Gus van Sant's My Own Private Idaho (1991) has a story similar to Henry IV, Part 1, but presented in a modern setting. Gus Van Sant Gus Van Sant Jr. ... DVD cover My Own Private Idaho (1991) is a film written and directed by Gus Van Sant, loosely based on Shakespeares Henry IV, part 1. ... This is a list of film-related events in 1991. ...


External links

Wikiquote has a collection of quotations by or about:
Henry IV, Part 1
  • The First Part of Henry the Fourth, from eBooks@Adelaide
  • Henry the Fourth part 1 - plain vanilla text from Project Gutenberg
  • The First Part of Henry the Fourth - HTML version of this title.

Image File history File links i would like to see some quotations by or about goebbels. ... Wikiquote is a sister project of Wikipedia, using the same MediaWiki software. ... Project Gutenberg (PG) was launched by Michael Hart in 1971 in order to provide a library, on what would later become the Internet, of free electronic versions (sometimes called e-texts) of physically existing books. ...

References

  • Wright, Louis B, LaMar, Virginia A. (eds.) The Folger Library General Reader's Shakespeare: Henry IV, Part I.
  • Greenblatt, Stephen. "Invisible Bullets: Renaissance Authority and Its Subversion in Henry IV and Henry V." In Jonathan Dollimore and Alan Sinfield (eds.), Political Shakespeare (1985), pp. 18–47.
  • Barker, Roberta. "Tragical-Comical-Historical Hotspur." Shakespeare Quarterly 54.3 (2003): 288–307.


Stephen Jay Greenblatt (b. ... Jonathan Dollimore (b. ...

The works of William Shakespeare

Tragedies: Romeo and Juliet, Macbeth, King Lear, Hamlet, Othello, Titus Andronicus, Julius Caesar, Antony and Cleopatra, Coriolanus, Troilus and Cressida, Timon of Athens Wikipedia does not yet have an article with this exact name. ... A Shakespearean tragedy usually involves the following: A seemingly admirable protagonist who falls from grace and into doom due to a fatal flaw in his/her character. ... Romeo and Juliet is a famous play by William Shakespeare concerning the fate of two young lovers. ... Scene from Macbeth, depicting the witches conjuring of an apparition in Act IV, Scene I Macbeth is a tragedy by William Shakespeare, based loosely on historical events, such as the King Macbeth of Scotland, and including characteristic features of a morality play. ... King Lear and the Fool in the Storm by William Dyce (1806-1864) King Lear is generally regarded as one of William Shakespeares greatest tragedies. ... The Tragedy of Hamlet, Prince of Denmark is a tragedy by William Shakespeare and one of his most well-known and oft-quoted plays. ... This page is about the Shakespeare play. ... Titus Andronicus may be Shakespeares earliest tragedy. ... Julius Caesar is a tragedy by William Shakespeare probably written in 1599. ... Antony and Cleopatra is a historical tragedy by William Shakespeare, first performed in 1607 or 1608 and printed in the First Folio, 1623. ... Coriolanus is a tragedy by William Shakespeare, based on the life of the legendary Roman leader. ... The History of Troilus and Cressida is a play by William Shakespeare, believed to have been written around 1602, shortly after the completion of Hamlet. ... Timon of Athens is a play by William Shakespeare written around 1607. ...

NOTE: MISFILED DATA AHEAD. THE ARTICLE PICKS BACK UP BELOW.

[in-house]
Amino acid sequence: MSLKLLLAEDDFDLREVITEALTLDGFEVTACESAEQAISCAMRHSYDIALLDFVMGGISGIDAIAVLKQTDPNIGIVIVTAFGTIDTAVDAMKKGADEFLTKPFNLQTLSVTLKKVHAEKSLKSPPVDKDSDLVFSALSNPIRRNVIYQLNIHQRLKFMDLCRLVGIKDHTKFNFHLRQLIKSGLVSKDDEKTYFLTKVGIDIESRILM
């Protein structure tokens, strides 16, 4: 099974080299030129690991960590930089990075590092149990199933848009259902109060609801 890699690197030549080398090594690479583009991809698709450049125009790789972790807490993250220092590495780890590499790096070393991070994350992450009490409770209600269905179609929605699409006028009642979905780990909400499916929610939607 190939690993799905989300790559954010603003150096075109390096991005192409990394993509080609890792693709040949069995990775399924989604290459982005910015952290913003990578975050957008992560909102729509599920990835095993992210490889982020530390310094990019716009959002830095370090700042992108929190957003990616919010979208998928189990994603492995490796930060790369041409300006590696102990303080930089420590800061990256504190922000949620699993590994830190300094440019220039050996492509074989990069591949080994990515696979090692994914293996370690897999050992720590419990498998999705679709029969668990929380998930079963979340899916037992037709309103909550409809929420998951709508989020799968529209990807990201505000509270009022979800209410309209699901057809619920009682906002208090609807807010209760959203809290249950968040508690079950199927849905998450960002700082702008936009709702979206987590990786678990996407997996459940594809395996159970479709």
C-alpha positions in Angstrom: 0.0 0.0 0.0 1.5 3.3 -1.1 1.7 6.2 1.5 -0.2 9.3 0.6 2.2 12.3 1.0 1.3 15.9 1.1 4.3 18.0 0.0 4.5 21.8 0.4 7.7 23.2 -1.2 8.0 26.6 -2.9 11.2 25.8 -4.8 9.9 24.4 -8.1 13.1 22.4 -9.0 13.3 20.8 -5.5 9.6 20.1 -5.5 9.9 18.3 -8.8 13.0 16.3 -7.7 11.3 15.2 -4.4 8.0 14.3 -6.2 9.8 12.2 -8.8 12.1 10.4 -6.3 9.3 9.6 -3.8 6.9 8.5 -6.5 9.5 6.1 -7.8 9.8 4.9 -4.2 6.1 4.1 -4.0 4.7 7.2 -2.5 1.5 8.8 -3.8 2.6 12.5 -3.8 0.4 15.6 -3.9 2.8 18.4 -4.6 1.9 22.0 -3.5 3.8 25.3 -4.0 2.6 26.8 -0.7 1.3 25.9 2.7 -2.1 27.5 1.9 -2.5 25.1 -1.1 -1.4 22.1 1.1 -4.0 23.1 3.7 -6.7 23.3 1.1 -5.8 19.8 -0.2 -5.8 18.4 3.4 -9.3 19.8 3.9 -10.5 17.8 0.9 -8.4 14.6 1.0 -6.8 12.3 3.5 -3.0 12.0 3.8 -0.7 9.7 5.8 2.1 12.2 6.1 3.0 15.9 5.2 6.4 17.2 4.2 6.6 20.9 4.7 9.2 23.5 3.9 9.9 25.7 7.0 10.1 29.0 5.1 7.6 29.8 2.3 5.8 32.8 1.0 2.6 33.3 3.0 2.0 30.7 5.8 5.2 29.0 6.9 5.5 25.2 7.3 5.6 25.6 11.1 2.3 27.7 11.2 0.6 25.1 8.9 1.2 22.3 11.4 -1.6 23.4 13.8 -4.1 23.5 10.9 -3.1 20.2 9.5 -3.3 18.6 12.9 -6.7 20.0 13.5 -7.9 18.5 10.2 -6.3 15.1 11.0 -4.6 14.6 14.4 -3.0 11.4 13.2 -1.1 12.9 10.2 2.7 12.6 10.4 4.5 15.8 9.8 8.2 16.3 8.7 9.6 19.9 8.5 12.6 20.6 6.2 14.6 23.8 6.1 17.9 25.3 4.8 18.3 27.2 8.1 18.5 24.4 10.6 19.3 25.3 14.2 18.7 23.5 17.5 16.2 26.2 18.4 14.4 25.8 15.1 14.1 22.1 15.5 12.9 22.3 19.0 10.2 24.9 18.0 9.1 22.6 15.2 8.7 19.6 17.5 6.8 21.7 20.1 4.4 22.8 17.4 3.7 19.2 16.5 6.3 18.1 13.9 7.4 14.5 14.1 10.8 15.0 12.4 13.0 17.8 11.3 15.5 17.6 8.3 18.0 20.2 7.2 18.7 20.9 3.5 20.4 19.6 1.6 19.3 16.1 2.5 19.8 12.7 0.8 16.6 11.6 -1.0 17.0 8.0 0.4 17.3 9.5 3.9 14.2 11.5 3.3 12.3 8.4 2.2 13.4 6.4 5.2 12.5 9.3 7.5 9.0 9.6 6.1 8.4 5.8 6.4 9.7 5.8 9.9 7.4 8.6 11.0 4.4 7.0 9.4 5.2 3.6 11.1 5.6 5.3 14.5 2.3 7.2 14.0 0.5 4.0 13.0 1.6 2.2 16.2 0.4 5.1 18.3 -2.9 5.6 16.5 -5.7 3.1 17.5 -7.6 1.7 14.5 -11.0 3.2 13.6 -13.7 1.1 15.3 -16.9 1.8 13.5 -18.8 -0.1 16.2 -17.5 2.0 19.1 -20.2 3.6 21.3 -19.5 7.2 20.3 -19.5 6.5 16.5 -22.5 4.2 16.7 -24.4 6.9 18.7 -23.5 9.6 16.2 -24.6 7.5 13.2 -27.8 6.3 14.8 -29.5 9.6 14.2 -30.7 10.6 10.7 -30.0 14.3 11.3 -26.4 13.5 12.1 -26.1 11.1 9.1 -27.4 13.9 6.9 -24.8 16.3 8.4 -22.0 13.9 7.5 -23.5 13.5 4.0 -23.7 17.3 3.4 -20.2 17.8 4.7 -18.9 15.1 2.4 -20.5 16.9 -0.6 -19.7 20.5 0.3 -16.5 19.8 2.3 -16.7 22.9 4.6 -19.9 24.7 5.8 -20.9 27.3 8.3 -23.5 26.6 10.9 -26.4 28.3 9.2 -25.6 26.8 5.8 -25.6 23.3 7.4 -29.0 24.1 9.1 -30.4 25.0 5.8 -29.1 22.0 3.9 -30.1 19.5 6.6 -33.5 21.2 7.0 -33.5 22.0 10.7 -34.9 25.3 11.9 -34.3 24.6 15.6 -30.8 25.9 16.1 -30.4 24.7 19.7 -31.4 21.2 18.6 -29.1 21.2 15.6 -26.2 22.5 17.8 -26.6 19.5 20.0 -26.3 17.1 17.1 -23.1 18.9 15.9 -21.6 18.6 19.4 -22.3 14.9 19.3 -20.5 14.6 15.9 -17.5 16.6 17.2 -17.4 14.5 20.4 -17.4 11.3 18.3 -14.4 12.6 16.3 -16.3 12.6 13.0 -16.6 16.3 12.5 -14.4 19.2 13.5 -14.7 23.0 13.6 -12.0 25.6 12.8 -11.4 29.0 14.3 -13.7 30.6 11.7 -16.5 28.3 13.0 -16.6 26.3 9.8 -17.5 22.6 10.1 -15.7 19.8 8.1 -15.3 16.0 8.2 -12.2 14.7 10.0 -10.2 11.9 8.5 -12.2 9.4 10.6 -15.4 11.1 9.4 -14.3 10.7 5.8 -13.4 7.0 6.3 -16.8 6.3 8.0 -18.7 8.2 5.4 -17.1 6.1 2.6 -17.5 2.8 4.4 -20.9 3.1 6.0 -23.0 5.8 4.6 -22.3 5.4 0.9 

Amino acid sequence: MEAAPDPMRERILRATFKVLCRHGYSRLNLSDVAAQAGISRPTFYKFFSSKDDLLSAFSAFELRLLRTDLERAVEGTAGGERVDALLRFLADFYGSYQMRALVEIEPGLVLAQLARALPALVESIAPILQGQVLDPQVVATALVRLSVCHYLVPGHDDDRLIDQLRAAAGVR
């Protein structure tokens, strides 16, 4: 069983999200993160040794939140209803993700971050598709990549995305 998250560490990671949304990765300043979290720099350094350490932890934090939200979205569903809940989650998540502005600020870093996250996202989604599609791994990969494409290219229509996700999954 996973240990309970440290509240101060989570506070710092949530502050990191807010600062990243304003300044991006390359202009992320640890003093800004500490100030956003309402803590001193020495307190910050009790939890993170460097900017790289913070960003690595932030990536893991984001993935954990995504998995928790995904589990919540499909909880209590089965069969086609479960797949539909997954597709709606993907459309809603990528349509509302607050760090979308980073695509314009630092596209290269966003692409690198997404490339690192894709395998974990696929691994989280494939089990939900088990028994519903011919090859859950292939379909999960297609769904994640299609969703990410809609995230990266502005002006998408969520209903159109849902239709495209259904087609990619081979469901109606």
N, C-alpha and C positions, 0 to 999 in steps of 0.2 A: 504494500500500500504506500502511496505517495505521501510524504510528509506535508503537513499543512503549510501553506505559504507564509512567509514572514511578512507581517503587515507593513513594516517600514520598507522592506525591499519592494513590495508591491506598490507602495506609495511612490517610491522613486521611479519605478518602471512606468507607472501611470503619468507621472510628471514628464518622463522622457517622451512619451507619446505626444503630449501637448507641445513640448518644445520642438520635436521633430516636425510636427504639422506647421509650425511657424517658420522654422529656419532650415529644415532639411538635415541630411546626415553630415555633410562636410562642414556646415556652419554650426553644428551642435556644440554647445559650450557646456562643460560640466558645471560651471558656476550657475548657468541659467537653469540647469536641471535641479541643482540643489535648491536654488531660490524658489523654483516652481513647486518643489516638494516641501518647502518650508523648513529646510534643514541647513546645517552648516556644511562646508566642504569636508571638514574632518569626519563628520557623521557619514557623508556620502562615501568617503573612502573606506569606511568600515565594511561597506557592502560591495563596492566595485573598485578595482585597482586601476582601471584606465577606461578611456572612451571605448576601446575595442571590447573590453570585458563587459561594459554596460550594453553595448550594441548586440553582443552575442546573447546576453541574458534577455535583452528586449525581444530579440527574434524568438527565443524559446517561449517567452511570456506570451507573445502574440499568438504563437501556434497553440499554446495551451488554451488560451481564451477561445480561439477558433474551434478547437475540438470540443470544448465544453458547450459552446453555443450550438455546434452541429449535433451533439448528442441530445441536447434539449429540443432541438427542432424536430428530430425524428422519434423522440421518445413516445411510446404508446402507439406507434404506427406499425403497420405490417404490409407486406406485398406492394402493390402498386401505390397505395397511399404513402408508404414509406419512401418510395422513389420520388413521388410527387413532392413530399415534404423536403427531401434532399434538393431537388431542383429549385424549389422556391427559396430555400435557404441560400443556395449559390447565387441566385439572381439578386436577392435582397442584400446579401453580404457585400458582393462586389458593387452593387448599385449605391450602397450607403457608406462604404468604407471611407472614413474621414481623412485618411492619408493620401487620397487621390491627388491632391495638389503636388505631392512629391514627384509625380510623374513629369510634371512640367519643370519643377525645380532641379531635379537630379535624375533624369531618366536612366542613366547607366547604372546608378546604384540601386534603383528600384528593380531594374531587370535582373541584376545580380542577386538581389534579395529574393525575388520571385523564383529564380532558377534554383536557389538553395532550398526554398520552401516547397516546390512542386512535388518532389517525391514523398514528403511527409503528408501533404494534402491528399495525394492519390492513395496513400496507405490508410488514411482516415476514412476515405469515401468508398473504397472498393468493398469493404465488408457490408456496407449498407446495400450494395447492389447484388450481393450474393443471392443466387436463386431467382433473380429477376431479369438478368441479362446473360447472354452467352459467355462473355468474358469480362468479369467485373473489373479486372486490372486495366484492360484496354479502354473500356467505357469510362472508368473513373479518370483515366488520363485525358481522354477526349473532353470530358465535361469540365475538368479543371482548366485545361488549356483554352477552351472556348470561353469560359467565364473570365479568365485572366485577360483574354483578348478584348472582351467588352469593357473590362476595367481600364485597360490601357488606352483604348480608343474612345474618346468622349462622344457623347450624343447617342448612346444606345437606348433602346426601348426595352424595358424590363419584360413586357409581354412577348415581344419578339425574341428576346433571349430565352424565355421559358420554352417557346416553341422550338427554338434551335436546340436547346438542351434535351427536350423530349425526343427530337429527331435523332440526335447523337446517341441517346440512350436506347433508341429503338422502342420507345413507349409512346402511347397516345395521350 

Comedies: A Midsummer Night's Dream, All's Well That Ends Well, As You Like It, Cardenio (lost), Cymbeline, Love's Labour's Lost, Love's Labour's Won (lost), Measure for Measure, The Merchant of Venice, The Merry Wives of Windsor, Much Ado About Nothing, Pericles, Prince of Tyre, Taming of the Shrew, The Comedy of Errors, The Tempest, Twelfth Night, The Two Gentlemen of Verona, The Two Noble Kinsmen, The Winter's Tale Shakespearean comedies are one of the three (sometimes four) genres of plays by William Shakespeare. ... A Midsummer Nights Dream is a romantic comedy by William Shakespeare written in the mid-1590s. ... Alls Well That Ends Well is a comedy by William Shakespeare, which is also considered one of his problem plays. ... Scene from As you like it, Francis Hayman, c. ... Cardenio is a lost play, known to have been performed by the Kings Men, a London theatre company, in 1613. ... The Mythical British King Cymbeline is identified with Cunobelinus Cymbeline is a play by William Shakespeare. ... Loves Labours Lost is one of William Shakespeares early comedies; it is believed to have been written around 1595-1596 and is probably contemporaneous with Romeo and Juliet and A Midsummer Nights Dream. ... Loves Labours Won (or Loues Labours Wonne) is an unknown play written by William Shakespeare before 1598. ... Measure for Measure is a play written by William Shakespeare in 1604 or 1605. ... Shylock and Jessica by Maurycy Gottlieb (1856-1879) The Merchant of Venice is one of the most famous plays by William Shakespeare, written at an uncertain date between 1594 and 1597. ... The Merry Wives of Windsor is a comedy by William Shakespeare featuring the fat knight Falstaff. ... Much Ado About Nothing is a comedy by William Shakespeare. ... Pericles, Prince of Tyre is a play written partly by William Shakespeare and included in modern editions of his collected plays. ... The Taming of the Shrew is a comedy by William Shakespeare. ... The Comedy of Errors is an early play by William Shakespeare. ... Miranda and Ferdinand, Angelica Kauffmann, 1782. ... Twelfth Night, or What You Will is a comedy by William Shakespeare. ... The Two Gentlemen of Verona is a comedy by Shakespeare from early in his career. ... The Two Noble Kinsmen is a play written in 1613 by John Fletcher and William Shakespeare in collaboration. ... The Winters Tale is a comedy by William Shakespeare. ...